late 12c., "professional interpreter of the Jewish Law" (late 11c. as a surname), from Church Latin scriba "teacher of Jewish law," used in Vulgate to render Greek grammateus (corresponding to Hebrew sopher "writer, scholar"). It is a special use of Latin scriba "keeper of accounts, secretary, writer," an agent noun from the past-participle stem of scribere "to write" (from PIE root *skribh- "to cut").
The sense "one who writes, official or public writer" in English is from late 14c. That of "copyist, transcriber of manuscripts" is from 1530s. Used loosely for "an author, one fond of writing" by 1580s.
It forms all or part of: ascribe; ascription; circumscribe; conscript; conscription; describe; description; festschrift; inscribe; inscription; manuscript; postscript; prescribe; prescription; proscribe; sans-serif; scribble; scribe; script; scriptorium; scripture; scrivener; serif; shrift; shrive; subscribe; superscribe; superscript; transcribe; scarification; scarify.
It is the hypothetical source of/evidence for its existence is provided by: Greek skariphasthai "to scratch an outline, sketch;" Latin scribere "to write" (to carve marks in wood, stone, clay, etc.); Lettish skripat "scratch, write;" Old Norse hrifa "scratch."
mid-15c., scriblen, "to write (something) quickly and carelessly, without regard to correctness or elegance," from Medieval Latin scribillare, diminutive of Latin scribere "to write" (from PIE root *skribh- "to cut"). Or perhaps a native formation from Middle English scriben "to write" (see scribe (v.)) + diminutive suffix -el (3). Classical Latin had conscribillare. The sense of "make unintelligible tangled lines on paper out of idleness or for amusement" is modern. Related: Scribbled; scribbling.
The noun, "hurried or careless writing," is 1570s, from the verb. The 19c. writers enjoyed the sound of scribble, based on their many elaborations of it in describing one another: scribblage, scribblative, scribblatory, scribbleable, scribbledom, but the 17c., beat them to two of the best: scribblement and scribble-wit.
of or pertaining to Marcus Tullius Tiro, Cicero's scribe and namesake, 1828, especially in reference to the Tironian Notes (Latin notæ Tironianæ), a system of shorthand said to have been invented by him (see ampersand).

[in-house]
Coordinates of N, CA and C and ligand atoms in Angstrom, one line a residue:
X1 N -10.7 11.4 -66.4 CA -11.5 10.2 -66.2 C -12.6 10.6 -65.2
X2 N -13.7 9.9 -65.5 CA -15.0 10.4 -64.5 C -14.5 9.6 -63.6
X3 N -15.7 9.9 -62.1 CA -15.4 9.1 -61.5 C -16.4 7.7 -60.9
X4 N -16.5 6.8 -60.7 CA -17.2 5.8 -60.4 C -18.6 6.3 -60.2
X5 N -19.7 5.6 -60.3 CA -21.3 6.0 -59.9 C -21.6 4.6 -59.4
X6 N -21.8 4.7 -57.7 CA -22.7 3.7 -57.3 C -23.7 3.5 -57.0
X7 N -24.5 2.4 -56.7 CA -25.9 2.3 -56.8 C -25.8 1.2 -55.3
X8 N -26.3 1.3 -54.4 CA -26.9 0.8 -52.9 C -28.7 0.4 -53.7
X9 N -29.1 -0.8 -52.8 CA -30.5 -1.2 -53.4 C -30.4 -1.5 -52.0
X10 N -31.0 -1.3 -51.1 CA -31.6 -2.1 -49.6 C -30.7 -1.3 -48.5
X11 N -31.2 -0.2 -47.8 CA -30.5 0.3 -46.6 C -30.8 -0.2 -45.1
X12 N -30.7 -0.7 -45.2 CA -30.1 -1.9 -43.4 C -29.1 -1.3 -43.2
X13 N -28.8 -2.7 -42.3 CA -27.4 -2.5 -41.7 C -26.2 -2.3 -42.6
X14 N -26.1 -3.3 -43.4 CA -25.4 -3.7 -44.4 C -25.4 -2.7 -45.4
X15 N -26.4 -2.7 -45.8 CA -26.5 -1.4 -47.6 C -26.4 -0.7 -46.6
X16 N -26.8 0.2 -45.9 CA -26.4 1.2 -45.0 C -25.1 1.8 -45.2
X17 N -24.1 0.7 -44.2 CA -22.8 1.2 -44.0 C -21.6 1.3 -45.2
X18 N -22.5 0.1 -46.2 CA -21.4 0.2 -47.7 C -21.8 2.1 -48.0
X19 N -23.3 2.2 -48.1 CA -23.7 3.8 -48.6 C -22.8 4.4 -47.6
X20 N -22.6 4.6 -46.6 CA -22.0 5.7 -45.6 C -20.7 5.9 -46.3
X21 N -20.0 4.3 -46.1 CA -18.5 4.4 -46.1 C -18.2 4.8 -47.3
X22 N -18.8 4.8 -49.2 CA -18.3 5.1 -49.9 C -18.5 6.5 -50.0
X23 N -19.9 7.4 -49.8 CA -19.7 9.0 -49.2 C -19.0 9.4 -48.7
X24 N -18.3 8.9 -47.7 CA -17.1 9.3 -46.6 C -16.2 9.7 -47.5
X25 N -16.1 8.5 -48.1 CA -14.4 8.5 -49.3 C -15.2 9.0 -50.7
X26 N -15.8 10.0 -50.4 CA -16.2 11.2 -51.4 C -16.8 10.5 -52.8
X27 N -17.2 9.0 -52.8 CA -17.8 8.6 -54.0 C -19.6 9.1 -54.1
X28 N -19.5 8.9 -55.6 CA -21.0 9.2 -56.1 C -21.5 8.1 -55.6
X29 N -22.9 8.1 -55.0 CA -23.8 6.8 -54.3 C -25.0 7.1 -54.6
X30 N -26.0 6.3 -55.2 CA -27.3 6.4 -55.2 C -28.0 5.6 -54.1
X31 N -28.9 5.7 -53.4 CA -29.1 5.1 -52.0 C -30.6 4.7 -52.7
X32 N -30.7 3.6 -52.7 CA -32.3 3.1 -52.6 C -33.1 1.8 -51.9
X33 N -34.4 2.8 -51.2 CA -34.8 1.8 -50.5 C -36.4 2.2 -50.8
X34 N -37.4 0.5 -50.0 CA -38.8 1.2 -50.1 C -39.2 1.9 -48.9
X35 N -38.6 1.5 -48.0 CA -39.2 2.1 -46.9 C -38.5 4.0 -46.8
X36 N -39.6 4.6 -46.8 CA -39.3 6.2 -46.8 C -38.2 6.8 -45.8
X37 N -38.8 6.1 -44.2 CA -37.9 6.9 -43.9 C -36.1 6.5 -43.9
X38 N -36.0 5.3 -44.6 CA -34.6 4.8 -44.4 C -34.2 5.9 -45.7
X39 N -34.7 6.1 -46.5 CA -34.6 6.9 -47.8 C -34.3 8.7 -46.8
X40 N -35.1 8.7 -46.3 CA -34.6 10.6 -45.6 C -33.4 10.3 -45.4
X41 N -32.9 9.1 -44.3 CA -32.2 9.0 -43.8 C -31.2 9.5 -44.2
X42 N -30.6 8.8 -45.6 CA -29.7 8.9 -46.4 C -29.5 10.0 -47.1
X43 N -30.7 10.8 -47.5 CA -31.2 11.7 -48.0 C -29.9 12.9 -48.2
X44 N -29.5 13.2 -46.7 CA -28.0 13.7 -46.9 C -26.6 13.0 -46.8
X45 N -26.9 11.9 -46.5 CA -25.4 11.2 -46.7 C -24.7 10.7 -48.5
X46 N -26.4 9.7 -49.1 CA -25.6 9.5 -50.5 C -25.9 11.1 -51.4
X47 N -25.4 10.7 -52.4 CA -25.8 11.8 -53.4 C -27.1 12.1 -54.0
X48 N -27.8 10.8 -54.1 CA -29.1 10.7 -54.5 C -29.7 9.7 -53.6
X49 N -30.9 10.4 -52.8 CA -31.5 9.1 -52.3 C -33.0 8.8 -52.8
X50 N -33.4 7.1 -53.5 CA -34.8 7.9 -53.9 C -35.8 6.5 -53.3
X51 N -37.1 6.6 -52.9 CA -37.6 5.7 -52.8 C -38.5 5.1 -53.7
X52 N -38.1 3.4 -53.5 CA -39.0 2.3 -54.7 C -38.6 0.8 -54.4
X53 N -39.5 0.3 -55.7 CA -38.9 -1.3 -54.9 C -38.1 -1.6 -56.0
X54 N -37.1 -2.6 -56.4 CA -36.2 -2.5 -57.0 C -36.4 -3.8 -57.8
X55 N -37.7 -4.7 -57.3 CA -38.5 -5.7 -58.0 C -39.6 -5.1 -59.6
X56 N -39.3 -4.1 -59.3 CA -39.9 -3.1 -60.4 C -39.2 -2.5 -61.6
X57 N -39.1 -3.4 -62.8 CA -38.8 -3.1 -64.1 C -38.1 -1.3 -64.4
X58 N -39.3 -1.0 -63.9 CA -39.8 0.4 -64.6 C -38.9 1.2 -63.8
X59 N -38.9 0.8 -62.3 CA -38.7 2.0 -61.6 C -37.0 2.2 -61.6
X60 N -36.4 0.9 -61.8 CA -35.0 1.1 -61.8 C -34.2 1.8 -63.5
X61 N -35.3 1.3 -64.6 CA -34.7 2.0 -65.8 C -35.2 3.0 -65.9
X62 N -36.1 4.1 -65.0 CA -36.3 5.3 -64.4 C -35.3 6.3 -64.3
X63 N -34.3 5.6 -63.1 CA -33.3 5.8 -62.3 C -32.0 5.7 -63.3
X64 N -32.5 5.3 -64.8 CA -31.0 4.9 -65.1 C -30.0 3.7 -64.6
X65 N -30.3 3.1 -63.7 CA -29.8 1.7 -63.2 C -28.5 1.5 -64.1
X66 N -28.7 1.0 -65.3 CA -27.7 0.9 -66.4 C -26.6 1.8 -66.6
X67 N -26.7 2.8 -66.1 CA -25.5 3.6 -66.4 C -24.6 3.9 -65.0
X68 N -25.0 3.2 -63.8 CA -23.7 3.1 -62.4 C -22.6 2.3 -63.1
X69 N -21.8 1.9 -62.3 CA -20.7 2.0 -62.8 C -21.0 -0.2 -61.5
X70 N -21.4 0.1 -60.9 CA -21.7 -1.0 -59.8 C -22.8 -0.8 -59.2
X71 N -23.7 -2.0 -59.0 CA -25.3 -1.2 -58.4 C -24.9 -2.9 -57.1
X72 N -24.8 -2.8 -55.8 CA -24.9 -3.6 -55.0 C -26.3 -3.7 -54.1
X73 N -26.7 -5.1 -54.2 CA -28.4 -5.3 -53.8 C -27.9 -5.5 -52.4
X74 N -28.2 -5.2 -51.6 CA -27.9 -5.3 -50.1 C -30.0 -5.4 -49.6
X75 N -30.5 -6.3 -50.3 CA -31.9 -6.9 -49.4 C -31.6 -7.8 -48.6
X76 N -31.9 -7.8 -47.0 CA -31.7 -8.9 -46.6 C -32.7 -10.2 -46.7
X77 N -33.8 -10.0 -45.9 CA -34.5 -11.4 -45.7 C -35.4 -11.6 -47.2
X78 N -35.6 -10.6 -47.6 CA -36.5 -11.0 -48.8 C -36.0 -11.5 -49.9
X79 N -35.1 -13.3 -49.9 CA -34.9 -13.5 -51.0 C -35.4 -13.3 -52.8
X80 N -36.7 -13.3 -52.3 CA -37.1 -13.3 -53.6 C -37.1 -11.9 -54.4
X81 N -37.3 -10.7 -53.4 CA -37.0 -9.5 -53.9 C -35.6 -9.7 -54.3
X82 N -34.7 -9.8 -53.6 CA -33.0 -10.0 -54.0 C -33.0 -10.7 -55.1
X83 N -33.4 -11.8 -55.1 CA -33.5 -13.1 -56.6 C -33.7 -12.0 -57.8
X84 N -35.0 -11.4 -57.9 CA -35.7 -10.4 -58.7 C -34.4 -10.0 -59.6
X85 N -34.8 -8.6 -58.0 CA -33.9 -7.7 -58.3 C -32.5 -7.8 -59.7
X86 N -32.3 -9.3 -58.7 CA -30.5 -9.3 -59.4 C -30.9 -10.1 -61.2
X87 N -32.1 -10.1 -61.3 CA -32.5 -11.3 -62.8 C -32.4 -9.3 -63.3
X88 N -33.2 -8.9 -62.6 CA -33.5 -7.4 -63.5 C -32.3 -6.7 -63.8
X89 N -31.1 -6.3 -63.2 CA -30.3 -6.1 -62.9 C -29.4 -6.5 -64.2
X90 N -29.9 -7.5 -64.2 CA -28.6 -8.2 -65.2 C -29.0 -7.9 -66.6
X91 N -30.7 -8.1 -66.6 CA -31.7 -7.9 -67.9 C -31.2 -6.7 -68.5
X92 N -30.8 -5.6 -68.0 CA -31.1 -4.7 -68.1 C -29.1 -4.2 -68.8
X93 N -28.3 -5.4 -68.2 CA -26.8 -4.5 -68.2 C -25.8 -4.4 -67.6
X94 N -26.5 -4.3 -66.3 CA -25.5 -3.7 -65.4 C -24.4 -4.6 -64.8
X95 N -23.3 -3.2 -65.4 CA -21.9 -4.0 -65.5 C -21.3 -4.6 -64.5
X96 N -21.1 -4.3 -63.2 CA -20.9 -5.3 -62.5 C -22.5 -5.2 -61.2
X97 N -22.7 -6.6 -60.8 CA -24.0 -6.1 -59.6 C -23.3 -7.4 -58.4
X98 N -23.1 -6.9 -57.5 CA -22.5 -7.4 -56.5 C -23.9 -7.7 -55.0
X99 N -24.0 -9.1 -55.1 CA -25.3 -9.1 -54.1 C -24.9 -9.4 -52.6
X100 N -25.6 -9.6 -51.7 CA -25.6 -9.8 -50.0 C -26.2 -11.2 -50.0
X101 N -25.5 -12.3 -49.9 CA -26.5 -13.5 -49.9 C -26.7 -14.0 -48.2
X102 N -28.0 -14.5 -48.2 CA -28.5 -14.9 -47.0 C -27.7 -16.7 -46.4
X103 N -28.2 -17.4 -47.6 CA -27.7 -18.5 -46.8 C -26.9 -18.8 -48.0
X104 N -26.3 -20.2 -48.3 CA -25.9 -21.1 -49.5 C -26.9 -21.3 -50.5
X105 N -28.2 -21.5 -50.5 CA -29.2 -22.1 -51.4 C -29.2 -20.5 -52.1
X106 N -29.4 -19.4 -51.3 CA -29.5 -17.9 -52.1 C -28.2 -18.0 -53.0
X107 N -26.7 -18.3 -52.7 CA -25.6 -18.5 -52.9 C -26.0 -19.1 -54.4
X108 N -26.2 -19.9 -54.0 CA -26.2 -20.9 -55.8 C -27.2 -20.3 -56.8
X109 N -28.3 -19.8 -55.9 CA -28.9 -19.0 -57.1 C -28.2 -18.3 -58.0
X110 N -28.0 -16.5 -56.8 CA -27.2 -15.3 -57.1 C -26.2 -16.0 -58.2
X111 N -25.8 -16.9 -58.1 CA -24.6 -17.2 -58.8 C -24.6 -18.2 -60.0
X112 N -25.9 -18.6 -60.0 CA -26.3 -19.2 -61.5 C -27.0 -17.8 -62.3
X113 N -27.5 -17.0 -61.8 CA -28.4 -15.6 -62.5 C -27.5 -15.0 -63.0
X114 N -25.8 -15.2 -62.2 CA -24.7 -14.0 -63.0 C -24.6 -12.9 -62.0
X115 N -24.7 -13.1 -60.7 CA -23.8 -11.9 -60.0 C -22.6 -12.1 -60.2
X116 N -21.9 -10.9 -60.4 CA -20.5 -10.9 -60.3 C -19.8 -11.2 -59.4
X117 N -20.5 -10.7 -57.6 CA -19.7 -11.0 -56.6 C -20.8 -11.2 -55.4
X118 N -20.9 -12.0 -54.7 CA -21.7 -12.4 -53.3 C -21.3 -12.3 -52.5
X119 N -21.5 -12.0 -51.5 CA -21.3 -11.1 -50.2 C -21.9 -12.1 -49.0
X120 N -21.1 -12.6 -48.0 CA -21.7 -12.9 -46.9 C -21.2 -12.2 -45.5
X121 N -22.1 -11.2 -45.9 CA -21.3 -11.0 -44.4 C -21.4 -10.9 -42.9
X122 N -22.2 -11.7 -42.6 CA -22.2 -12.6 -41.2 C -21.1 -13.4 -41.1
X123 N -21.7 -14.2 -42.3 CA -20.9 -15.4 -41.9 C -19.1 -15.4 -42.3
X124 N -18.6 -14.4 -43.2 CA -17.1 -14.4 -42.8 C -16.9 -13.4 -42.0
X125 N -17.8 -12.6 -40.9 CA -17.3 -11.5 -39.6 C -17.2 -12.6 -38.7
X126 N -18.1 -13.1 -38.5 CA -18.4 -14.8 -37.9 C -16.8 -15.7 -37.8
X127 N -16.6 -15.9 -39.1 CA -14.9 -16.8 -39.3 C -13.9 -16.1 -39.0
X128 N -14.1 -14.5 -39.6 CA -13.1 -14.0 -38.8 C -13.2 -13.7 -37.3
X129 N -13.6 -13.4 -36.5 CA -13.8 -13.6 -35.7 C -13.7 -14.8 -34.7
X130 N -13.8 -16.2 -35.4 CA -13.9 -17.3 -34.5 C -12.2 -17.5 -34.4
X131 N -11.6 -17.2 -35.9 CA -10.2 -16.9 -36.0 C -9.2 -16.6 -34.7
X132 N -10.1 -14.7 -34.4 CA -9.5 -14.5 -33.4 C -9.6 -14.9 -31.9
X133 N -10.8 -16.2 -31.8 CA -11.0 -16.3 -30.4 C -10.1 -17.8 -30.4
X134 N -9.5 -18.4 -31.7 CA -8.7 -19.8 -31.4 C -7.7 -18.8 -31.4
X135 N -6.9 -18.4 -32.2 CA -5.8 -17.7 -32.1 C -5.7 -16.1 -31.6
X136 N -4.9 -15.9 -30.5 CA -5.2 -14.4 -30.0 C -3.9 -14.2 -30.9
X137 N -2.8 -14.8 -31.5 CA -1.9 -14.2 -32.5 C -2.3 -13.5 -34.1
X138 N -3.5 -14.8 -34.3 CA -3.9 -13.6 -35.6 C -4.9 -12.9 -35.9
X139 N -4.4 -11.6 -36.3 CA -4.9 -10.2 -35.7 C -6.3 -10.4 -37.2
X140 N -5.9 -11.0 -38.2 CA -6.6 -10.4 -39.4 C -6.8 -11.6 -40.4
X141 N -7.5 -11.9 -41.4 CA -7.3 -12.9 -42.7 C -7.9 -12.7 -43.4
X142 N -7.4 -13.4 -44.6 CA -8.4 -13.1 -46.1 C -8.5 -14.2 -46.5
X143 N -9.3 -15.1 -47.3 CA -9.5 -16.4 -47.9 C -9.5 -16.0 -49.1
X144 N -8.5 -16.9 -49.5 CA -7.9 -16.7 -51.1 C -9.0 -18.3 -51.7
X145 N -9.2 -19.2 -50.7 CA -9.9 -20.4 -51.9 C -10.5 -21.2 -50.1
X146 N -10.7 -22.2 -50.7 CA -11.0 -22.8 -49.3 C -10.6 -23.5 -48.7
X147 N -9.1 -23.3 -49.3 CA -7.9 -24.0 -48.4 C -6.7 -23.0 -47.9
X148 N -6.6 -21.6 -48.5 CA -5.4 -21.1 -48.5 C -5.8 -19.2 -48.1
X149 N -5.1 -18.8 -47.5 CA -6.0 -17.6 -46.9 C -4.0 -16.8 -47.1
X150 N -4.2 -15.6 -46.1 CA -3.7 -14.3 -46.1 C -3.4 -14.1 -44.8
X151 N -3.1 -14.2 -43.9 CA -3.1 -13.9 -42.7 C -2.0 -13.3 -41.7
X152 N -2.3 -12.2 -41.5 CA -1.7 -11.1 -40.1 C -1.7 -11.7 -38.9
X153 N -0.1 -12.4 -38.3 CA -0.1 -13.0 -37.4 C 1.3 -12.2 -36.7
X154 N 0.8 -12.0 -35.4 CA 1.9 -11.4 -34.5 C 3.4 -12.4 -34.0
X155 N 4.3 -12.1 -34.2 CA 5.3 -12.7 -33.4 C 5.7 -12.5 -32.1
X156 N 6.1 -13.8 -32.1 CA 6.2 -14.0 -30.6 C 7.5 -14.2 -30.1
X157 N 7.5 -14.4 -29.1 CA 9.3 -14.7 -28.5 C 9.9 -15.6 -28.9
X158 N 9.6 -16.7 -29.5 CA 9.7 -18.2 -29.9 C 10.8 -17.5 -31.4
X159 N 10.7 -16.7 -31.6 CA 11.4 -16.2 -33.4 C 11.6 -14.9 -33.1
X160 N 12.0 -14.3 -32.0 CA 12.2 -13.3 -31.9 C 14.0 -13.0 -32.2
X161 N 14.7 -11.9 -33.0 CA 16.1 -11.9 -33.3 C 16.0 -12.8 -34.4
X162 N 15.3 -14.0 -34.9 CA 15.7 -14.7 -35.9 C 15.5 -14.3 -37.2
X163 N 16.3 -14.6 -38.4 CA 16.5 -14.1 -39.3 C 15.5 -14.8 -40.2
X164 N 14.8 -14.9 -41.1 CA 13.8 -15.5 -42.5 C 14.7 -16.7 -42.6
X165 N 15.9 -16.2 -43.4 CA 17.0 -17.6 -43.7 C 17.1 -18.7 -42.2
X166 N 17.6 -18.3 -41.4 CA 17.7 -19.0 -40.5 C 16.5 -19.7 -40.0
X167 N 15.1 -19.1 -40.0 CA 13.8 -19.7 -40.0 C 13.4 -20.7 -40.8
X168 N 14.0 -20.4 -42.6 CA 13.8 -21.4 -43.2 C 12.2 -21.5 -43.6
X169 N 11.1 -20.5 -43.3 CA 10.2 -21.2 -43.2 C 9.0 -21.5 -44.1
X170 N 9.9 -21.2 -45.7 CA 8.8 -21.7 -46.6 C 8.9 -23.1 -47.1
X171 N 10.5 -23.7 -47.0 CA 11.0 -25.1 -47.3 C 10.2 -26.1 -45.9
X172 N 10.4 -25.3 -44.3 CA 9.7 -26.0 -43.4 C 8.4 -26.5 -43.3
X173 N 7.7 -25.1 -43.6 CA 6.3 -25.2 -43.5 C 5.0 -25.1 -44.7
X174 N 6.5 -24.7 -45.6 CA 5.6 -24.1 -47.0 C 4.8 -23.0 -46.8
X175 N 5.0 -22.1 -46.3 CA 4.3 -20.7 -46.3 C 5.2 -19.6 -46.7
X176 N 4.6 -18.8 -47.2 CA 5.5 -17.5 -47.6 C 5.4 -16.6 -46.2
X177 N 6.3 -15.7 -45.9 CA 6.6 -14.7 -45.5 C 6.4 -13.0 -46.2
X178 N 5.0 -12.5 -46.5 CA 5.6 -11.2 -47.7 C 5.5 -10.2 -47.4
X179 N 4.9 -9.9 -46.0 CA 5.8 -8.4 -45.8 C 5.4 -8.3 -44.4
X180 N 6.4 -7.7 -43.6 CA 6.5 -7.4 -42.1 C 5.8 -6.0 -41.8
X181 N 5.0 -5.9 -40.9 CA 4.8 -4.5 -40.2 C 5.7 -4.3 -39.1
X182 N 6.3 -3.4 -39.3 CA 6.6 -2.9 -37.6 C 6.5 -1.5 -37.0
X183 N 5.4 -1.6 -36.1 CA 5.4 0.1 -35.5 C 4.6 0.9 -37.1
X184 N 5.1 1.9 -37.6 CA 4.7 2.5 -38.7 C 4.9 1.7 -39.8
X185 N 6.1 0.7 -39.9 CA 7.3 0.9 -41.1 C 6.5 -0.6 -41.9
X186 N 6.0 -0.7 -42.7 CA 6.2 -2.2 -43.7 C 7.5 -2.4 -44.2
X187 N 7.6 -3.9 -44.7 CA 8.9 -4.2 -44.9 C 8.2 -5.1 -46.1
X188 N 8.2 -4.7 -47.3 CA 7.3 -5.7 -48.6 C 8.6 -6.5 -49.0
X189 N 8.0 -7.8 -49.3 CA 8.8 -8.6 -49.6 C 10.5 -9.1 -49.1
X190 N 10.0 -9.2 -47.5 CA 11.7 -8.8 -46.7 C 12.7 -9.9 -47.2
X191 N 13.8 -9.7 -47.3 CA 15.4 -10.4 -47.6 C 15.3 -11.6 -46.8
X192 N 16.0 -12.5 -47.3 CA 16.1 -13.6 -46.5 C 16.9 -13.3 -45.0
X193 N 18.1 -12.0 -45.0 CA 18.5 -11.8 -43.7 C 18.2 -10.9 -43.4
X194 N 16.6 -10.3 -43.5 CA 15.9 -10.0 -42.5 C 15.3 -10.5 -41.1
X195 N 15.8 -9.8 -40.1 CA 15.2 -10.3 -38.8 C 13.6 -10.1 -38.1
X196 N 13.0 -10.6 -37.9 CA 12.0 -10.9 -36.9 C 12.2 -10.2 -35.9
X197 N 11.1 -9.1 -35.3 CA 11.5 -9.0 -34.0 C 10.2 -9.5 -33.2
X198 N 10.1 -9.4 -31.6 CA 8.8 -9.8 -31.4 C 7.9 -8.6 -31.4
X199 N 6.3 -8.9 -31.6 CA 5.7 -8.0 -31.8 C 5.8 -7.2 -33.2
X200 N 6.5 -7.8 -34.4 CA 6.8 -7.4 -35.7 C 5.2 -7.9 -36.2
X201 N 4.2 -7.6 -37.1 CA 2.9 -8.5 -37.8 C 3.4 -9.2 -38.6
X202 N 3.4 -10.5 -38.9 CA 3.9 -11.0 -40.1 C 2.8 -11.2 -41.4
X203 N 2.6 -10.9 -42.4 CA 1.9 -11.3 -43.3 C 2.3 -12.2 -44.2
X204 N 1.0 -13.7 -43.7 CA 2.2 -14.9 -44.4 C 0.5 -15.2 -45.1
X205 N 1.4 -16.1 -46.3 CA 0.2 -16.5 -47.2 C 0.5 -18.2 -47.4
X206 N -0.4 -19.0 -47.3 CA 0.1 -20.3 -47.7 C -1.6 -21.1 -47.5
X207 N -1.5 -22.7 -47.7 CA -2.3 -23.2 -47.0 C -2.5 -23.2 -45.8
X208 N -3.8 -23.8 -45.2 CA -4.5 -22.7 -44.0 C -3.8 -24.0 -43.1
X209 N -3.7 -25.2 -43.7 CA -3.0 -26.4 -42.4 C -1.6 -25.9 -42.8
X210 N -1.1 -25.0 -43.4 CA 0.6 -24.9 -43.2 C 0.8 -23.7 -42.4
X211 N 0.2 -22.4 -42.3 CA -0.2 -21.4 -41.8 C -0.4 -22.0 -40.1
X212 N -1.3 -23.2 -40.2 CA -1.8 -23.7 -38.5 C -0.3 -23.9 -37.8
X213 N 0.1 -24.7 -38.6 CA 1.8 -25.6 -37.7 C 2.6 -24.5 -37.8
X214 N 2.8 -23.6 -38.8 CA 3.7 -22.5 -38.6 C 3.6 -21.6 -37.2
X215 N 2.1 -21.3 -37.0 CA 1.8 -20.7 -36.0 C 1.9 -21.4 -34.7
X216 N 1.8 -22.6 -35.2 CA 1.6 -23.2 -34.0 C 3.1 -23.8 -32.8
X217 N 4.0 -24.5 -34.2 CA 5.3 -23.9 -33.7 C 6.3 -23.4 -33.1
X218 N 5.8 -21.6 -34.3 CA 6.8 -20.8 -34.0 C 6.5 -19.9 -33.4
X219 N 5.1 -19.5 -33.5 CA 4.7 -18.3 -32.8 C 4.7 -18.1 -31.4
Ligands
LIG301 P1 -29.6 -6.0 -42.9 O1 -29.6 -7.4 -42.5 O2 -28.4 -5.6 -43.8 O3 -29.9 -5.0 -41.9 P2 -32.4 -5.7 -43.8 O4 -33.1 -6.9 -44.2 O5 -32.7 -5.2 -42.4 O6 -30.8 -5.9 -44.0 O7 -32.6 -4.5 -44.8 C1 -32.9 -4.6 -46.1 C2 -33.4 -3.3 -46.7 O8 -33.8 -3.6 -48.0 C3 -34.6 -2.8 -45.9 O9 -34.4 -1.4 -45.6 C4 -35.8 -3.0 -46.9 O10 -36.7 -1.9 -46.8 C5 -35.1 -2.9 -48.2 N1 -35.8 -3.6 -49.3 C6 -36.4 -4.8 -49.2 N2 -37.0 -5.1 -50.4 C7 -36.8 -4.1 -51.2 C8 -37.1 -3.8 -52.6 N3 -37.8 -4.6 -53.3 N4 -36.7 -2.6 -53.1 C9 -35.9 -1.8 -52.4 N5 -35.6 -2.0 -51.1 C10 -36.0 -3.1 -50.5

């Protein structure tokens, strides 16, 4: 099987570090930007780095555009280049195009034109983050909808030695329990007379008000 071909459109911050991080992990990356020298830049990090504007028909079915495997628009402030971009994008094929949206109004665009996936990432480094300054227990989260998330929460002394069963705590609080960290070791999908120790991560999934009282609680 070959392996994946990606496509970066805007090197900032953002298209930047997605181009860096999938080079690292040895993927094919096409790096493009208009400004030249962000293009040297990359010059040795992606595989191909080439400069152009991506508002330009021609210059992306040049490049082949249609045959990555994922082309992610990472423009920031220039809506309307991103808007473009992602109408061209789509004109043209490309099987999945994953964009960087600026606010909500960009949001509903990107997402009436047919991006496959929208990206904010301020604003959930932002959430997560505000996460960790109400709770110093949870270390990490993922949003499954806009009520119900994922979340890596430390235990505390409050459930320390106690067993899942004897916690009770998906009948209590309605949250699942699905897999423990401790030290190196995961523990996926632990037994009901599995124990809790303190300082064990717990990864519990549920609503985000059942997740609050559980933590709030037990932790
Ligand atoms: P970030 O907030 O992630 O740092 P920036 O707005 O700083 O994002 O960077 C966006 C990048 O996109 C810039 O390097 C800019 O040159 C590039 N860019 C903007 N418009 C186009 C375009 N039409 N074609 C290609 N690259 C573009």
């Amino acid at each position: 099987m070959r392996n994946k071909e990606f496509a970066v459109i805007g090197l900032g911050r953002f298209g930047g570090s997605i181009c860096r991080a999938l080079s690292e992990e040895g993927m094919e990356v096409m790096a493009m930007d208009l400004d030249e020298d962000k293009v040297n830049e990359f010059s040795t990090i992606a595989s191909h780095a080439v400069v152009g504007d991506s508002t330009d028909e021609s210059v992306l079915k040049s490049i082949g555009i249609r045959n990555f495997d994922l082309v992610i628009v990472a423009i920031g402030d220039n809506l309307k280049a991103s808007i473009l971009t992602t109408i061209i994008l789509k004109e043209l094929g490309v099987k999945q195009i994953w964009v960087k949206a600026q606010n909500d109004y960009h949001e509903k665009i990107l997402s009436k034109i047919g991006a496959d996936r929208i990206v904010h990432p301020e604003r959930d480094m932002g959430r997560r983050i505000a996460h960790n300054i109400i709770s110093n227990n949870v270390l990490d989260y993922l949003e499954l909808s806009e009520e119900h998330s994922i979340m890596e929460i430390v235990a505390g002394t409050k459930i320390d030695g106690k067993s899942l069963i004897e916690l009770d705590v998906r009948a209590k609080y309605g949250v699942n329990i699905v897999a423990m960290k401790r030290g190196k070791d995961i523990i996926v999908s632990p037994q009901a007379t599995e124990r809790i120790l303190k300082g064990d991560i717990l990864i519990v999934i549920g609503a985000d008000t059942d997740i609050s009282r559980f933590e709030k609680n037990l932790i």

Although involving long training and considerable strain on the memory, this system seems to have practically answered all the purposes of modern stenography. It was still in familiar use as late as the ninth century. [Century Dictionary]
"professional penman, copyist, amanuensis, clerk," late 14c. (early 13c. as a surname), with superfluous -er + scrivein "scribe" (c. 1300, c. 1200 as a surname), from Anglo-French escrivin, Old French escrivain "a writer, notary, clerk" (Modern French écrivain), from Vulgar Latin *scribanem accusative of scriba "a scribe," from scribere "to write" (from PIE root *skribh- "to cut"). For the dropping of Latin soft medial -b- to aspirated -v- in French, compare debere/devoir, caballum/cheval, habere/avoir, etc.
Middle English also had scrivable "suitable for being written on" (c. 1400); an adverb scrivenish (late 14c.); scrivenrie "craft or occupation of writing" (mid-15c.). A back-formed verb scriven "to write," especially in the wordy and repetitive style of legal documents, is attested by 1680s.
in general, "the repetition of endings in words, rhyme and near rhyme," but also, in palaeography, a form of scribal error which occurs "when two words/phrases/lines end with the same sequence of letters. The scribe, having finished copying the first, skips to the second, omitting all intervening words" [Robert B. Waltz, "The Encyclopedia of New Testament Textual Criticism," 2013]; Greek, literally "same ending;" see homo- (1) "the same" + telos.